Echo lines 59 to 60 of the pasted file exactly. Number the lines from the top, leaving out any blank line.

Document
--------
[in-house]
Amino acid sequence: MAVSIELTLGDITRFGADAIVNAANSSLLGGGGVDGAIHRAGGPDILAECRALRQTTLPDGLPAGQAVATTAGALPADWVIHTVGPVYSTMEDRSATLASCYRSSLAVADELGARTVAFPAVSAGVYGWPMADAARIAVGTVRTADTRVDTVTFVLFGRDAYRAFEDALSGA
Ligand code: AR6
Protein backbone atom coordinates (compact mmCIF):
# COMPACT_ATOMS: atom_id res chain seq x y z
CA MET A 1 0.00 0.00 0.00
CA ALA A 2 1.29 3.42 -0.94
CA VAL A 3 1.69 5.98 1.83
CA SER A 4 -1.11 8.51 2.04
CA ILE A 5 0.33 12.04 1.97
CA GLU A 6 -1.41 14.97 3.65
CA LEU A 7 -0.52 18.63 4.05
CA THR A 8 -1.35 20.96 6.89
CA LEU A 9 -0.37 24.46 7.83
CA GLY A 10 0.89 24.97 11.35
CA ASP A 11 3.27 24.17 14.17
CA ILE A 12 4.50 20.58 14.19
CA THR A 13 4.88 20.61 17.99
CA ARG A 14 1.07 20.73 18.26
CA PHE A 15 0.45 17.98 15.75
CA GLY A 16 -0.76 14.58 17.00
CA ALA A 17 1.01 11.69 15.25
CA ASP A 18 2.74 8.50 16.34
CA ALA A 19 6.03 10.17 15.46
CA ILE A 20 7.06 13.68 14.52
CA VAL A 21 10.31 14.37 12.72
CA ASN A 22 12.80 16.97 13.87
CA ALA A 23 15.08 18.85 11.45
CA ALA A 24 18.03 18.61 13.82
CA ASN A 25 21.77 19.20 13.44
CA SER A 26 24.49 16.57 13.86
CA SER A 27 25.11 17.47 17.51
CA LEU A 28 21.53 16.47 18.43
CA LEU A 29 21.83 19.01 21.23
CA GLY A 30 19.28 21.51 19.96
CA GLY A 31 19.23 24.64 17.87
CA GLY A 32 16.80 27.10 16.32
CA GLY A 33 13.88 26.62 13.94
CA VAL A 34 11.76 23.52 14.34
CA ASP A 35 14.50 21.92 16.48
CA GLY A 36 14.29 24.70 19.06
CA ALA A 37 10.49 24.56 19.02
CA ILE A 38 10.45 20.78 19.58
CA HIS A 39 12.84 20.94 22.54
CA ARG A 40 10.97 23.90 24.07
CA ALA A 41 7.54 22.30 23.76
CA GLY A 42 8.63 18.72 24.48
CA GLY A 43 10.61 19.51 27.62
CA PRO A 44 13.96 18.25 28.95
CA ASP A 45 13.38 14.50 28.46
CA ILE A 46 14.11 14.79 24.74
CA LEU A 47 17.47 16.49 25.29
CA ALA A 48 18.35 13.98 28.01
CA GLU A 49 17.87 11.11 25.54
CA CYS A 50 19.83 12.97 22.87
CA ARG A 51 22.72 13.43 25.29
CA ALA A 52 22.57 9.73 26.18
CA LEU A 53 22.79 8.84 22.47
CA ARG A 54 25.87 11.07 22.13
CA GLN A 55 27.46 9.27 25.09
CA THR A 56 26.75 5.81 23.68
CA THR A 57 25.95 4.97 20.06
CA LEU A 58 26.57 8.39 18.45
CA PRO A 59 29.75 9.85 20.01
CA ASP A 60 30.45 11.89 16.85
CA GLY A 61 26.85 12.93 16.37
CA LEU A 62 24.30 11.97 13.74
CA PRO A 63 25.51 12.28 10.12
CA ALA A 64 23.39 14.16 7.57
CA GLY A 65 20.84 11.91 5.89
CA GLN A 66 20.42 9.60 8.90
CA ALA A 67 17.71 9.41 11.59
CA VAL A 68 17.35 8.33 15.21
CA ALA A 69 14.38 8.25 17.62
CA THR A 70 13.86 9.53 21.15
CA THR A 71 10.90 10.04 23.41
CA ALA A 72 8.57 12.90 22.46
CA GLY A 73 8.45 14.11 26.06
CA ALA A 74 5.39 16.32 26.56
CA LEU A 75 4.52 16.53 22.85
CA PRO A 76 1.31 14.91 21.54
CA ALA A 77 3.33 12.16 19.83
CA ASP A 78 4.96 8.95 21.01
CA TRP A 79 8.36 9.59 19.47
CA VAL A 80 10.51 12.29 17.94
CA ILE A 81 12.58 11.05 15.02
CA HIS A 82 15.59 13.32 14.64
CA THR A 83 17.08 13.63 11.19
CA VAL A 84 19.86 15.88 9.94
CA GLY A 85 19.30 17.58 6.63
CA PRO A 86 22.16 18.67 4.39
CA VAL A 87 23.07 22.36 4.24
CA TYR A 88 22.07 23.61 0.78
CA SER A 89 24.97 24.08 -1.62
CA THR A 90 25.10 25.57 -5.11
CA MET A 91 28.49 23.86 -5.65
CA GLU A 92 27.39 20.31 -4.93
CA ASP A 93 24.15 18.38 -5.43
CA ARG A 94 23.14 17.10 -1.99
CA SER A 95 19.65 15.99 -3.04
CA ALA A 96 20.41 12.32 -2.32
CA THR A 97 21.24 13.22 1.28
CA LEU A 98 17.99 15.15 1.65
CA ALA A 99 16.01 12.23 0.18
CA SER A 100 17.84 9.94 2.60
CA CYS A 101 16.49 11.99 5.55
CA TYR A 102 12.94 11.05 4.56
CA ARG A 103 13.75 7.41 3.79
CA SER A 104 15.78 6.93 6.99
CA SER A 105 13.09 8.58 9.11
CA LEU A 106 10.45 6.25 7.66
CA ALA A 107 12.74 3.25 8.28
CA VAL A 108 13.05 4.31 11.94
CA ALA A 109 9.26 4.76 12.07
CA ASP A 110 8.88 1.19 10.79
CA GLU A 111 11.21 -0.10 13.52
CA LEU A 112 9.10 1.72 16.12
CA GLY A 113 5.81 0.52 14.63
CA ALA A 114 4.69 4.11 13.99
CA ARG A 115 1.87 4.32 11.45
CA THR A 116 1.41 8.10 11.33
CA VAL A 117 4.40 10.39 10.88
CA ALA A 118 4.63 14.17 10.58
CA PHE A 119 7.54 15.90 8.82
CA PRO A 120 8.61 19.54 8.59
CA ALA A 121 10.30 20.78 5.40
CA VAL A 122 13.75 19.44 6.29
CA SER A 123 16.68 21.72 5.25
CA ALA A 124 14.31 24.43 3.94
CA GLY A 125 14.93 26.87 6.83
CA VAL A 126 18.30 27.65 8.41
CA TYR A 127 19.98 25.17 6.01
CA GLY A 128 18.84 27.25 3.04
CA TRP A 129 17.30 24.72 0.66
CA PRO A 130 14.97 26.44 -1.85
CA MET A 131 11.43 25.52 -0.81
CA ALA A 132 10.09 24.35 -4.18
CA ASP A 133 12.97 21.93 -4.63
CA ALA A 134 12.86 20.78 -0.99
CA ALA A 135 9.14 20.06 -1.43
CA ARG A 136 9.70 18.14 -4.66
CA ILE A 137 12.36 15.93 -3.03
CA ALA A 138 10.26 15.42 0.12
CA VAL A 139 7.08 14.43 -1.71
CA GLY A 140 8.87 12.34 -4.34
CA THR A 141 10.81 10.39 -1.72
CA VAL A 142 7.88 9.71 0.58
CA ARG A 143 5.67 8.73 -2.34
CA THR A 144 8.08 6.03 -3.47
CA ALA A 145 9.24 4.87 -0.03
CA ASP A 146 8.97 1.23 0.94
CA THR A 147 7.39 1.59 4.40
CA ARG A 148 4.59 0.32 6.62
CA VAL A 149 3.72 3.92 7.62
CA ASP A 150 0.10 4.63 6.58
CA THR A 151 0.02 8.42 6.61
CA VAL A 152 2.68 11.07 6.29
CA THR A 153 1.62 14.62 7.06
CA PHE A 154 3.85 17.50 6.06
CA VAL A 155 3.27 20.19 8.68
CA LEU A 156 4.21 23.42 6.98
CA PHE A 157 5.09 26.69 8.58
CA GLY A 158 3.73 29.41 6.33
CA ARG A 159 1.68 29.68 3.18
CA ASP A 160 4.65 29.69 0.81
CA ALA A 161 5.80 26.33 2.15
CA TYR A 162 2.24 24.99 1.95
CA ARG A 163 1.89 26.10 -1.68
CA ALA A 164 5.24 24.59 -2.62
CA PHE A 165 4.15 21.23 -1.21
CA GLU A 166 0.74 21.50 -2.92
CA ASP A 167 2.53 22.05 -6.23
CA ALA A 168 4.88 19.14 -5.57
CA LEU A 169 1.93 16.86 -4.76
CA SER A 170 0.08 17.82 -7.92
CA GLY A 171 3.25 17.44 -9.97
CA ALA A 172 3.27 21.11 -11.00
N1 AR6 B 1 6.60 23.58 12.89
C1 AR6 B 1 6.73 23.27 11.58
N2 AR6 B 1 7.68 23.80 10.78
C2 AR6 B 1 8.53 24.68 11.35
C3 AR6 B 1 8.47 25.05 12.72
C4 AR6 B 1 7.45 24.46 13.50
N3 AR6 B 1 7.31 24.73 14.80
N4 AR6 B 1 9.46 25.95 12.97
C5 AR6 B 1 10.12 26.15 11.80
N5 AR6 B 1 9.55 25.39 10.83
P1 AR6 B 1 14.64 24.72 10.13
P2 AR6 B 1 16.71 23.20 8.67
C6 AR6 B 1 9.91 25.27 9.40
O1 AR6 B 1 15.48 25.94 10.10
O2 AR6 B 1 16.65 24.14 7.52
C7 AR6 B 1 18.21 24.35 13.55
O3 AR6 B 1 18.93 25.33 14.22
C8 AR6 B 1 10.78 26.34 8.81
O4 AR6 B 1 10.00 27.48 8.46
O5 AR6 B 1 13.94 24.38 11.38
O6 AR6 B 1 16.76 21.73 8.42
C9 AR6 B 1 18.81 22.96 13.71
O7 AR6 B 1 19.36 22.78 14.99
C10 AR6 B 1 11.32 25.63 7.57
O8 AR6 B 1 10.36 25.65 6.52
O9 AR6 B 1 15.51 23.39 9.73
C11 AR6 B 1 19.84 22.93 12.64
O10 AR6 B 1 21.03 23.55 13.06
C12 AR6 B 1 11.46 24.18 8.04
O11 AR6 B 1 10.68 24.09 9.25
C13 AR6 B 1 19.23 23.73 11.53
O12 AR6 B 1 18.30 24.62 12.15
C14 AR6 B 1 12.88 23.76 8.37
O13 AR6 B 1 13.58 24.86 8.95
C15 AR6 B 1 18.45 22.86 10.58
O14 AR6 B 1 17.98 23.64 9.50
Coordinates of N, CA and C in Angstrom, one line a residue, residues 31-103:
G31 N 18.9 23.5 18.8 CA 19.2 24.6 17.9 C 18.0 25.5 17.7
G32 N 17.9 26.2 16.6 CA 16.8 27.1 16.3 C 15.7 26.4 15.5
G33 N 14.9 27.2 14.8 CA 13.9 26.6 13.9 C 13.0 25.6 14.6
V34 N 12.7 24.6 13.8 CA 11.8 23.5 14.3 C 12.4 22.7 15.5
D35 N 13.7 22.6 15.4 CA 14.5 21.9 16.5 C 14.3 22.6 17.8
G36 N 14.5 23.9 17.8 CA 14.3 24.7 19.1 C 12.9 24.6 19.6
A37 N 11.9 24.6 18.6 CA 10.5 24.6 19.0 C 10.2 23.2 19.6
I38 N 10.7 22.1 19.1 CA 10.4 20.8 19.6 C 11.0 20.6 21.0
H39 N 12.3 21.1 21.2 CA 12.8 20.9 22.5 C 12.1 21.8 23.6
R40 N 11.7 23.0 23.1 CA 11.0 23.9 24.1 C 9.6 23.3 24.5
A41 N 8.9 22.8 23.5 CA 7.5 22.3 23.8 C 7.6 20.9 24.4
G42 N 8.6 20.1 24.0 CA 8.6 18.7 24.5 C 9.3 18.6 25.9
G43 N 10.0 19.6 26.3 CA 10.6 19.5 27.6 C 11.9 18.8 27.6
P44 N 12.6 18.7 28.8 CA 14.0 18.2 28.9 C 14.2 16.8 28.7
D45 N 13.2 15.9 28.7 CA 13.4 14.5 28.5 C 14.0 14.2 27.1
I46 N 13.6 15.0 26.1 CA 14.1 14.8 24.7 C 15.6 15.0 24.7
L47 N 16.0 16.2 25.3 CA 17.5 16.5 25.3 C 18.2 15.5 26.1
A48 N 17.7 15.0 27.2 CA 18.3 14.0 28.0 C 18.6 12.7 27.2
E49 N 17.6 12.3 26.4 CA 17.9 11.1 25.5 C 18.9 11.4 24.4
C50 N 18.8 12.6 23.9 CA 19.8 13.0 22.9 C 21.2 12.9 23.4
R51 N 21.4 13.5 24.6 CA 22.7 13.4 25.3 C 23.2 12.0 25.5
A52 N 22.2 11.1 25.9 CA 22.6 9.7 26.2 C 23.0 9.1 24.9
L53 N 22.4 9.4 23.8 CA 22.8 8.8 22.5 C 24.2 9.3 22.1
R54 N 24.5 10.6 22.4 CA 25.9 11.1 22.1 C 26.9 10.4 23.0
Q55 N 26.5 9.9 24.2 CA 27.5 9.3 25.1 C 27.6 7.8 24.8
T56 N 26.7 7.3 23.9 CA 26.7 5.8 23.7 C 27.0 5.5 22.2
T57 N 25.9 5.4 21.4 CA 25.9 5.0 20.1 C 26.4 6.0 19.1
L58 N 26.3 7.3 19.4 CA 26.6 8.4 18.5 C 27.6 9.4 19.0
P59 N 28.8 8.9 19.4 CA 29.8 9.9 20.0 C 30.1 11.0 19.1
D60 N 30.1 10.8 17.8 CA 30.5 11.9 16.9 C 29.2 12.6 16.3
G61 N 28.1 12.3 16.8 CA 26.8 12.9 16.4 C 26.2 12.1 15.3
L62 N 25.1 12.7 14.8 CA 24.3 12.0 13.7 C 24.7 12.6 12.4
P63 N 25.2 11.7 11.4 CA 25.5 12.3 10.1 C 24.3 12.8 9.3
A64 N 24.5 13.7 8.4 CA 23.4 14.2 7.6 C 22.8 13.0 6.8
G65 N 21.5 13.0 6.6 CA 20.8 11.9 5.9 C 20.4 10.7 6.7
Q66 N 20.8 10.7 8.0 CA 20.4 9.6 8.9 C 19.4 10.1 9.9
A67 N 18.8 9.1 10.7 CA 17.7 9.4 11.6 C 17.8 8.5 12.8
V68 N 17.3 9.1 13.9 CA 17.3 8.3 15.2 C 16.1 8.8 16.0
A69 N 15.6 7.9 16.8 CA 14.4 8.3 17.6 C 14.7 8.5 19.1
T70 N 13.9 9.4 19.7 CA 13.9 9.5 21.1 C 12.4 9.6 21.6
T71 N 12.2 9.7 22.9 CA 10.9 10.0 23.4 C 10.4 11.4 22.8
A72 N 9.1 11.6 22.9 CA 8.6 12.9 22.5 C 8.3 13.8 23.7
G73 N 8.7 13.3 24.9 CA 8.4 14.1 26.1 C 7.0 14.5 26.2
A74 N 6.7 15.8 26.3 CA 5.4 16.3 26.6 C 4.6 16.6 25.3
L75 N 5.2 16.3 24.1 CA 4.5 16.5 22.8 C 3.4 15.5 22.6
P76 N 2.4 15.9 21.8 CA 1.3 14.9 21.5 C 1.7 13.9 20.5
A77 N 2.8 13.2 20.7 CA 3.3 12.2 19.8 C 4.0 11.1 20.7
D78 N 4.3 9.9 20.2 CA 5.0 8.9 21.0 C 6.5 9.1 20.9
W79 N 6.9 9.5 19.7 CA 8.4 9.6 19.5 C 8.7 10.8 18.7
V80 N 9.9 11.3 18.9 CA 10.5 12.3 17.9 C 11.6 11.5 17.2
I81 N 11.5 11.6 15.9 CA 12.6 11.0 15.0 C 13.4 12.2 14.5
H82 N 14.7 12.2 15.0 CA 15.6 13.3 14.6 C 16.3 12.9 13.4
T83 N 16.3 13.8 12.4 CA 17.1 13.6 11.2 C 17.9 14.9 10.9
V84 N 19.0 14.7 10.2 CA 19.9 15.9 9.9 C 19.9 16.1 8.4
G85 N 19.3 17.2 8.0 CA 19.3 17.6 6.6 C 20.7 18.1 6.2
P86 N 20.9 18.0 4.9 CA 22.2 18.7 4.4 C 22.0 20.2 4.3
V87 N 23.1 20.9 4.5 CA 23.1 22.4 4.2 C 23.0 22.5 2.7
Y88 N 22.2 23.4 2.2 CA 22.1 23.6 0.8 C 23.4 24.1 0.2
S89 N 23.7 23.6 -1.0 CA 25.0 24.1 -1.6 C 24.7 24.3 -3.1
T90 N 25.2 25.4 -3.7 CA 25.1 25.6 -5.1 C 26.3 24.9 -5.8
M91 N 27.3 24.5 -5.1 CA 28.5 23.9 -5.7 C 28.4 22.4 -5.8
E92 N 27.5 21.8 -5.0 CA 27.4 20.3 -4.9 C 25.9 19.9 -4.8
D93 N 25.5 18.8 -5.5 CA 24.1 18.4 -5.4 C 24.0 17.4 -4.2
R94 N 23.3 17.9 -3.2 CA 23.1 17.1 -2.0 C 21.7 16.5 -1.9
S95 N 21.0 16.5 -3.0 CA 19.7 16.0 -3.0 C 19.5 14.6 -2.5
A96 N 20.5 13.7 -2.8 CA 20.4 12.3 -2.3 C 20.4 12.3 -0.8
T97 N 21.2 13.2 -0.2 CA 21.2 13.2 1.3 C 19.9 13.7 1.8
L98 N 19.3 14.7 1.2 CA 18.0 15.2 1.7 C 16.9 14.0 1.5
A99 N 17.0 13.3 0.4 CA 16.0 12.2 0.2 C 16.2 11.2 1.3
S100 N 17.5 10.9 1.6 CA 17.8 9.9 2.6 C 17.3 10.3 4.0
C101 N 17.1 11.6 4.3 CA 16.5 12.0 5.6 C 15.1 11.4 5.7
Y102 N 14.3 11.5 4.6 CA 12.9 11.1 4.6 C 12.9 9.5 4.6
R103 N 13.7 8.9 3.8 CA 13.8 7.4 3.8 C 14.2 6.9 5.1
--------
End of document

CA ARG A 54 25.87 11.07 22.13
CA GLN A 55 27.46 9.27 25.09